Legalizing LGBT Families: How the Law Shapes Parenthood
Legalizing LGBT Families: How the Law Shapes Parenthood by Amanda K. Baumle and D’Lane R. Compton is an academic book based on a study that started in 2010. The authors interviewed 137 men and women, and those interviews comprise the bulk of the book. The interviews reflect the problems experienced by same-sex couples that tried to establish their parental rights.
The study on which this book is based began in 2010. Since the study started there has been a rapid change in LGBT legal rights that is not reflected in the book. The book’s analysis is not current and its usefulness is limited.
The first chapter, The State of the Law for LGBT Parents, for example, does not reflect the legal reality as of 2014. The state of LGBT rights in 2010 are very different from what exists now.
Part of the problem lies in the long lead-time required before a book is published. The New York University Press is the publisher, and it is possible the manuscript was submitted months before the U.S. Supreme Court decision in Obergefell v. Hodges was issued in June 2015.
This presented an insurmountable problem for the authors. They could not have known, in 2010, that marriage equality would become universal before their book was published; however, that does not explain the total lack of reference to the U.S. Supreme Court’s decision in United States v. Windsor that was issued in June 2013. These deficiencies render the book less helpful than it might have been.
In the Preface, the authors state their hope “that the stories and analyses presented in this book will add to the overall public discourse about the meaning of the law with respect to families.”
Throughout the book, the interviewees relay their efforts to obtain legal recognition of their families. It seems that many, if not most, were content to engage in do-it-yourself legal drafting rather than engage a lawyer with experience in LGBT legal issues. Some were financially unable to hire a lawyer, others decided that researching the law on the Internet or talking with friends was sufficient.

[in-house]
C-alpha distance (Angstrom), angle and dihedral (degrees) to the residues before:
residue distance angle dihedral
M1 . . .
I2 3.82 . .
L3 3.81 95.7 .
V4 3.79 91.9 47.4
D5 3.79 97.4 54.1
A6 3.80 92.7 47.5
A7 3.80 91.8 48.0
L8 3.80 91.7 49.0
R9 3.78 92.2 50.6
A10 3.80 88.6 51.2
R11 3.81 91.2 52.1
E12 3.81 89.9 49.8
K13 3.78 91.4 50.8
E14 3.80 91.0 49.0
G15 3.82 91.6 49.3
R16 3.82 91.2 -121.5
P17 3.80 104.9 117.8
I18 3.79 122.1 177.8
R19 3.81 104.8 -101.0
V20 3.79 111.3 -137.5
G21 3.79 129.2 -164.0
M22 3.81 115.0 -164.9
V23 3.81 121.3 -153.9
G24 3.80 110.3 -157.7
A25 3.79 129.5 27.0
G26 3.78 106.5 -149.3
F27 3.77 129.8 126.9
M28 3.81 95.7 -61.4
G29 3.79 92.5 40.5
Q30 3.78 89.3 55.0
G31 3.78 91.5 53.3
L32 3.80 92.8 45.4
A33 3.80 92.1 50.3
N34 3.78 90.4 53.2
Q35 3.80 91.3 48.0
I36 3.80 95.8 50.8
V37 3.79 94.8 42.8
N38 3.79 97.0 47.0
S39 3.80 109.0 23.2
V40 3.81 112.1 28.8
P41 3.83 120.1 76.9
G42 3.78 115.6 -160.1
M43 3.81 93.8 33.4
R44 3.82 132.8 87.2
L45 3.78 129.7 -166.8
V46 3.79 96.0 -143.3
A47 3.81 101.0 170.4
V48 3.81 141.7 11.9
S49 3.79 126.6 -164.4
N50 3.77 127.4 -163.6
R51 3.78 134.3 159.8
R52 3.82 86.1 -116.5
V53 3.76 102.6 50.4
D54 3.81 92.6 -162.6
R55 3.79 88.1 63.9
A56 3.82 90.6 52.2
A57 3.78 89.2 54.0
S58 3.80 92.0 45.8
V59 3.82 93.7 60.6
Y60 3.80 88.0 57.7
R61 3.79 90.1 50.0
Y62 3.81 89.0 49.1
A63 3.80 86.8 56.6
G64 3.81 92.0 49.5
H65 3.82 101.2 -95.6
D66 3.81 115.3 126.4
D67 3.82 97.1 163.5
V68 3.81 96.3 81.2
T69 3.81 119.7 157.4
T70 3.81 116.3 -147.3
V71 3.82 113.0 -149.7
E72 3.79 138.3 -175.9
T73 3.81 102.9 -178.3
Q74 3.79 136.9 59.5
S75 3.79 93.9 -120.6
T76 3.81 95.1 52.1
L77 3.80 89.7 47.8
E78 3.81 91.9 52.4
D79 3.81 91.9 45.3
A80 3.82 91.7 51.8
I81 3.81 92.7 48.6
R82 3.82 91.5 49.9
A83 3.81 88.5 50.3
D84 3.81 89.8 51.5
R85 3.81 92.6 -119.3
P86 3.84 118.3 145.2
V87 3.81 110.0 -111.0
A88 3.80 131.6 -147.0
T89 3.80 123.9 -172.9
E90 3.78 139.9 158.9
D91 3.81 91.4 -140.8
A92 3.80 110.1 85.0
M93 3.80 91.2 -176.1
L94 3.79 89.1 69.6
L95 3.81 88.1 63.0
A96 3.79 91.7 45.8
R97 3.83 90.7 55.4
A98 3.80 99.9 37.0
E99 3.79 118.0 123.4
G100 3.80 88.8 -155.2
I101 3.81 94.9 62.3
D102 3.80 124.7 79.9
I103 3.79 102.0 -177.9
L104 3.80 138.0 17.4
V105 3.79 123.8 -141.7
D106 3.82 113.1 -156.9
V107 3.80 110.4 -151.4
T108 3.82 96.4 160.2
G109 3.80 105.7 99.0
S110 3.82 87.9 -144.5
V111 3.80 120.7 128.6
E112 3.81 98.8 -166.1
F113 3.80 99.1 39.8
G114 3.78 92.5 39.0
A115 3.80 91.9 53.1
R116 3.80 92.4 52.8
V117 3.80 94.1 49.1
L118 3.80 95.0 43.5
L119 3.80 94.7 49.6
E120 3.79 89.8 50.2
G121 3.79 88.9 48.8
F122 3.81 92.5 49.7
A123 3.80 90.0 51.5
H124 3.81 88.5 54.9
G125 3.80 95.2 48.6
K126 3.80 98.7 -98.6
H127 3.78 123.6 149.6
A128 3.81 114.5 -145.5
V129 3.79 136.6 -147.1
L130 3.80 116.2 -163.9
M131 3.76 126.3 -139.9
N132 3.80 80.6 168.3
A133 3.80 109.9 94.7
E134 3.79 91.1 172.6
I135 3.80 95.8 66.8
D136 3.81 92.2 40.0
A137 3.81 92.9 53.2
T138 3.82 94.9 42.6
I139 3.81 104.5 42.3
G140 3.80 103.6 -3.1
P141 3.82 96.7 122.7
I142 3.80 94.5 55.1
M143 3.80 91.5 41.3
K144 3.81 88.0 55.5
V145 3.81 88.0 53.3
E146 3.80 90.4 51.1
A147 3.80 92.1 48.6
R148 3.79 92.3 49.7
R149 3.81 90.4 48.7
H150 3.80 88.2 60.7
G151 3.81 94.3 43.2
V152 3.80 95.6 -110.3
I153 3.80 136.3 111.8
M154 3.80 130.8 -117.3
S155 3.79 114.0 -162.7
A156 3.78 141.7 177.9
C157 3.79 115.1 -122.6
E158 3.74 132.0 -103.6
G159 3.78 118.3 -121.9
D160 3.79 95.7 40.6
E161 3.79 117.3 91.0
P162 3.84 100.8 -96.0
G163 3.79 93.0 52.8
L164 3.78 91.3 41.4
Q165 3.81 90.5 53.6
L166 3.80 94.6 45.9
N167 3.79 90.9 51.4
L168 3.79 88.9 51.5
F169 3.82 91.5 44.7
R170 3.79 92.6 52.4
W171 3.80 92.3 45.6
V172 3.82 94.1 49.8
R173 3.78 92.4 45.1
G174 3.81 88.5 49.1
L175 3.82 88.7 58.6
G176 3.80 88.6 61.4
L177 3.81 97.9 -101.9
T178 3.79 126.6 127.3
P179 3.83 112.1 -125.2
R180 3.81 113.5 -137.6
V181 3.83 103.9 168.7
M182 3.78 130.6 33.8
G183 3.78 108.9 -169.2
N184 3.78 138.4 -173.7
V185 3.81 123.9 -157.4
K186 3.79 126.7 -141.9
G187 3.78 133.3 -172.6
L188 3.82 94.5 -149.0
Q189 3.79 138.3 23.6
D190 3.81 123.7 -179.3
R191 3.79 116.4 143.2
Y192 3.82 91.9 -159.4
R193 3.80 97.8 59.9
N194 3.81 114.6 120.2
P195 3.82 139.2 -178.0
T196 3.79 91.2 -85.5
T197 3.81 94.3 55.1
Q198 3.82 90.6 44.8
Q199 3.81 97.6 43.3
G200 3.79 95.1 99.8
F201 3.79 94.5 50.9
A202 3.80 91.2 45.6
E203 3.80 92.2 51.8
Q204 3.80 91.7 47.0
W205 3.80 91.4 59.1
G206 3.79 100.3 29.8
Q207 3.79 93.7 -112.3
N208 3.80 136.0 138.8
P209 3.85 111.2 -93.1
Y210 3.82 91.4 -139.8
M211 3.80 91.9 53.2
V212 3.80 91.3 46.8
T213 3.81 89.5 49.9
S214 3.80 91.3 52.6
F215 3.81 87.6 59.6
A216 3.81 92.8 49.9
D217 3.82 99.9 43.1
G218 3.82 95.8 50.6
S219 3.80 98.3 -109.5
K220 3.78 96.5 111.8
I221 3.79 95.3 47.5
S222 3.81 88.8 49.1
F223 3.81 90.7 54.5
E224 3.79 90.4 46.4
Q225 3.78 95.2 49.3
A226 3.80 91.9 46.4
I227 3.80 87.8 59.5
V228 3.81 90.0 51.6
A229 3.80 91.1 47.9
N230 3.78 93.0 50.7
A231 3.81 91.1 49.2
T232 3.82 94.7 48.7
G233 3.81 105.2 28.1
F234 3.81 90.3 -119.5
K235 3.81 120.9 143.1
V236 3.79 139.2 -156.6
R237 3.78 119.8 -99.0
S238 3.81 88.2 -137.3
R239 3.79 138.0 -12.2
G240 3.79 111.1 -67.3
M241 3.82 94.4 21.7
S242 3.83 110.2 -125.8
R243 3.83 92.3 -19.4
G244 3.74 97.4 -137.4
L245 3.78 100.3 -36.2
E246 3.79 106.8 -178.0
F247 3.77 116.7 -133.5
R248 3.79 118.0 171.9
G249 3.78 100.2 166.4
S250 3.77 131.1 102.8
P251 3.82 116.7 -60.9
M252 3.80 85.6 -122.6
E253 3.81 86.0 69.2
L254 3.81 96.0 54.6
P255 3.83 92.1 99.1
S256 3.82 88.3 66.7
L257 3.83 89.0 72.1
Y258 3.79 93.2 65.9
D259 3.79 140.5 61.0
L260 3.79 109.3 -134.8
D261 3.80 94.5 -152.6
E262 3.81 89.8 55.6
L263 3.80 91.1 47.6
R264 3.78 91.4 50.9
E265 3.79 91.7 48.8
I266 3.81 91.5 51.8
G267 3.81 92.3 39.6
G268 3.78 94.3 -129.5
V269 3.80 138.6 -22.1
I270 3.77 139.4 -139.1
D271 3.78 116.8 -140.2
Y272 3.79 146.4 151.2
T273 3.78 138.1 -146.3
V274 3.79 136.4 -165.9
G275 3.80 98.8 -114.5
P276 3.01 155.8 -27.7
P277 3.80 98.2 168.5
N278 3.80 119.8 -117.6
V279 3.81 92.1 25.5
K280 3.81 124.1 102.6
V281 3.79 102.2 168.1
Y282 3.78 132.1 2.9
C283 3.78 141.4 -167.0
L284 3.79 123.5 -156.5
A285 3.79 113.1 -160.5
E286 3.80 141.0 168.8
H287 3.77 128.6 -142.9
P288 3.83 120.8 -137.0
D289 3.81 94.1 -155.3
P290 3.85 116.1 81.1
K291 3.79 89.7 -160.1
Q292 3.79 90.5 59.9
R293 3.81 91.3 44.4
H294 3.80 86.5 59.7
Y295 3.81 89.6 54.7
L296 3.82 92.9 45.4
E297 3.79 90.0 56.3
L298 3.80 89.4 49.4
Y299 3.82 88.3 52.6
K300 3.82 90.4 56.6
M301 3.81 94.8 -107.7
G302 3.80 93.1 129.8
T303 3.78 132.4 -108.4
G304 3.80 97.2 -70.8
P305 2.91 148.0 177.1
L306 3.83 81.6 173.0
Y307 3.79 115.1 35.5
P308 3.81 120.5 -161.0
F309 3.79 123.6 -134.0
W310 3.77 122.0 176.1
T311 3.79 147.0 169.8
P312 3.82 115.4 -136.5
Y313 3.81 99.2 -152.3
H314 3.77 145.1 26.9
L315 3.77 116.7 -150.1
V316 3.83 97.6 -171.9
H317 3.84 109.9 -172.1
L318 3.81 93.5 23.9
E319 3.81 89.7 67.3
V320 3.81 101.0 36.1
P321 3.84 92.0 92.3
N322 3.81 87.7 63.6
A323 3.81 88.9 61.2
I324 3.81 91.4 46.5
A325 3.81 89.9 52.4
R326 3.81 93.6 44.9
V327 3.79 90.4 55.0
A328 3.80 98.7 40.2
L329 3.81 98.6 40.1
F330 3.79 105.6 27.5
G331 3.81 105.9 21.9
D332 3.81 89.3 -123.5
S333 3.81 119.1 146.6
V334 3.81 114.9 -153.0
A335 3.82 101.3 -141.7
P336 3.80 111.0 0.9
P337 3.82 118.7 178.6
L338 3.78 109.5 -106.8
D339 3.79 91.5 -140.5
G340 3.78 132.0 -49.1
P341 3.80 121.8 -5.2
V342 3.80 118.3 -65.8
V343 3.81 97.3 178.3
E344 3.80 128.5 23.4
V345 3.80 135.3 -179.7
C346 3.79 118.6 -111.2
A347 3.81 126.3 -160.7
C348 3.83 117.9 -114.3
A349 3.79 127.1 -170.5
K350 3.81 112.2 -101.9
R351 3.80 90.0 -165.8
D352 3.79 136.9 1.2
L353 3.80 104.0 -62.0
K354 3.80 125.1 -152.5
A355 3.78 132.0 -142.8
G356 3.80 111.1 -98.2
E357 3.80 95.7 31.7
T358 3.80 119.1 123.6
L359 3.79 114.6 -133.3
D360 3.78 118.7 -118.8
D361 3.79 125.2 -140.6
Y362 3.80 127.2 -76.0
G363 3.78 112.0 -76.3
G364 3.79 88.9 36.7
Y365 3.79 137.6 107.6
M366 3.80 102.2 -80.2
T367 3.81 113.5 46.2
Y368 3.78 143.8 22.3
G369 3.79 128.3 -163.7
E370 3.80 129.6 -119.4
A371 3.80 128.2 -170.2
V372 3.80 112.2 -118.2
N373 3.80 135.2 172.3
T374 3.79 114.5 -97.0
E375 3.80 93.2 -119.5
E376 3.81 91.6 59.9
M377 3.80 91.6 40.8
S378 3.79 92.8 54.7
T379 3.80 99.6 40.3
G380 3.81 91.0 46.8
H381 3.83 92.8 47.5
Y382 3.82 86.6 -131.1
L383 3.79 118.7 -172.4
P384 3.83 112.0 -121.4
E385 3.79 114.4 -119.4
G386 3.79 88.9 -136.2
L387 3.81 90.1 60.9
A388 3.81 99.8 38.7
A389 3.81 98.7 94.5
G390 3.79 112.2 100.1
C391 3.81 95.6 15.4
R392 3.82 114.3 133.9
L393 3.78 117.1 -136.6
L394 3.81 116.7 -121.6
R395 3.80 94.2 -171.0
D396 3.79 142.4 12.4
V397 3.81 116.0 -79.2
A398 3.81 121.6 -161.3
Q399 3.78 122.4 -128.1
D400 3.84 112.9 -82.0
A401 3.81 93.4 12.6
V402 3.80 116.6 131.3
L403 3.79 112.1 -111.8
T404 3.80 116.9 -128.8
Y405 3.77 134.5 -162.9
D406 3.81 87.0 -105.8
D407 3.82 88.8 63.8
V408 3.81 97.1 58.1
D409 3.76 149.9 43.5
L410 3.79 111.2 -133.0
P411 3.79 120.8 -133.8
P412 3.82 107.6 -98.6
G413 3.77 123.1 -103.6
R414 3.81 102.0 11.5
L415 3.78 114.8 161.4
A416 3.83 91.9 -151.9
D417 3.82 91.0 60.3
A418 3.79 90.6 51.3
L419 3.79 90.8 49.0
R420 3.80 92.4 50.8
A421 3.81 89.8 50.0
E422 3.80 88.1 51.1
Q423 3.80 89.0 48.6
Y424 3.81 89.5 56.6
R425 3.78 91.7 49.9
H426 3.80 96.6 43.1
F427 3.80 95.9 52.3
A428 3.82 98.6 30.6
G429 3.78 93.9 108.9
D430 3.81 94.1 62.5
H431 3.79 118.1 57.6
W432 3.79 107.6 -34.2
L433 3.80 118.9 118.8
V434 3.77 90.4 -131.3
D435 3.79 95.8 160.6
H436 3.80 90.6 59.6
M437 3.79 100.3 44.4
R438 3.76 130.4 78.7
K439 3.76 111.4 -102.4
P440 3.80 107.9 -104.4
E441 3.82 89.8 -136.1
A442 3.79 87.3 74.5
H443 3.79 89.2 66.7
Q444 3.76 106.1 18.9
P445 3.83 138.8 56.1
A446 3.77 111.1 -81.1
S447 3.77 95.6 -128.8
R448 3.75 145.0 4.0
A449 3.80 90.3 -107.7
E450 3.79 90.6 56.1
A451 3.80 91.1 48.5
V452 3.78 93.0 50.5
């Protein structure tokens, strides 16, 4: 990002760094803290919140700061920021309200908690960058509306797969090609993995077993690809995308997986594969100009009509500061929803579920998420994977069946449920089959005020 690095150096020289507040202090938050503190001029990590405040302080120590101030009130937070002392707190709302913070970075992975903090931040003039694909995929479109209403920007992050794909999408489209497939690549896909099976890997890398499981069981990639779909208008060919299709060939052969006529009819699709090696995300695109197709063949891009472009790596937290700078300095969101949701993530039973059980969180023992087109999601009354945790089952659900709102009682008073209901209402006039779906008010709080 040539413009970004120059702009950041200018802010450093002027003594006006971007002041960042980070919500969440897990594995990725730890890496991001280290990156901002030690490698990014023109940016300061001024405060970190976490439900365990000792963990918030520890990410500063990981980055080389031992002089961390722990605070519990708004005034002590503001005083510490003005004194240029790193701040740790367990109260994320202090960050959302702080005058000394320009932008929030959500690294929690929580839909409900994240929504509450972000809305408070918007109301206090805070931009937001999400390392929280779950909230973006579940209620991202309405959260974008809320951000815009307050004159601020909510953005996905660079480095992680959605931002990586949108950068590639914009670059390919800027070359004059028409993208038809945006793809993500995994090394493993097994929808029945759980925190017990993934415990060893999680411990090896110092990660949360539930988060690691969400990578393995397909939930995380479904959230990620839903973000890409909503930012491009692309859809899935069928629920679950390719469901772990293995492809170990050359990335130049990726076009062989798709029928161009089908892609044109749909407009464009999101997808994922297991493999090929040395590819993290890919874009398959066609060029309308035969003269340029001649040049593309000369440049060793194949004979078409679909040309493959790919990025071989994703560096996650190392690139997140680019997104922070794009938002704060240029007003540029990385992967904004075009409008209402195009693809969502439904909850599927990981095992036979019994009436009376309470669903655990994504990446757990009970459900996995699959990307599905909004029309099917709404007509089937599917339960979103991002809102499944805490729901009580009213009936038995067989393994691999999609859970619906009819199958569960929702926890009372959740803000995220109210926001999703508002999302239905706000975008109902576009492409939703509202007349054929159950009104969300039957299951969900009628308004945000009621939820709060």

The authors neglect to include any opinion concerning whether a DIY approach is the best one for LGBT families given the animosity expressed by the opposition. Because the U.S. Supreme Court did not address the issues affecting parental recognition and in light of the blowback from those diametrically opposed to LGBT legal rights, couples that did not consult a lawyer may have not achieved the goals they wanted.
There are advantages to proceeding without a lawyer, including no attorney fees; however, a DIY approach to obtaining legal parental rights is fraught with potential problems, not least of which is setting a precedent that will be used against other couples in similar circumstances. A rudimentary understanding of the law is insufficient to navigate the parental rights waterway. And, sometimes it is cheaper to hire a lawyer in the beginning to do things right especially in unsettled areas of law such as this one.
Parents living in (what used to be called) “recognition states” are in the best position to obtain legal recognition of their parental rights without a lawyer.
But same-sex couples living in (what used to be called) “nonrecognition states” need to proceed with caution. Those states did not recognize same-sex relationships, banned marriage equality, and did not recognize parental rights of partners who were not related to the children. Some of those states continue to oppose legal recognition for unmarried same-sex parents.
Establishing parental rights is especially important for the non-biological parent. That person is a legal stranger to the children and without a court-sanctioned adoption or parenting agreement, remains so. This becomes a major issue when the couple ends their relationship and the legally recognized parent denies the former partner contact with the children. And this book may give false hope to same-sex couples that want to establish those rights.
Marriage alone may not establish parental rights in same-sex marriages--even if the children are born during the marriage. There is a rebuttable “marital presumption” but not all states recognize it.
Many of the study’s subjects sought an adoption. This can be the best way to achieve parental rights that will be recognized in all 50 states. Unfortunately, not all states allow second parent adoption for unmarried same-sex couples. And, at least one state Supreme Court declared second parent adoptions invalid after the fact when a biological parent challenged the adoption. This occurred in North Carolina and resulted in hundreds of adoptions being invalidated.
Married couples should consider stepparent adoptions where both parents are not biologically or genetically related to the children. Many married same-sex couples object, on principle, to stepparent adoptions.
This book succeeds in showing what various same-sex couples did to ensure that both parents were legally recognized. The stories told by the study’s subjects are interesting and provide insight into why they took the actions they did.
The situation involving LGBT families and parental recognition is very fluid and continues to evolve. This book is a good historical reference and provides interesting anecdotes of individual experiences. Some professionals may find the subjects’ comments interesting. Lawyers that are new to the area of LGBT law will find it has limited relevance. And same-sex couples should be wary before adopting any of the tactics used by the study’s subjects.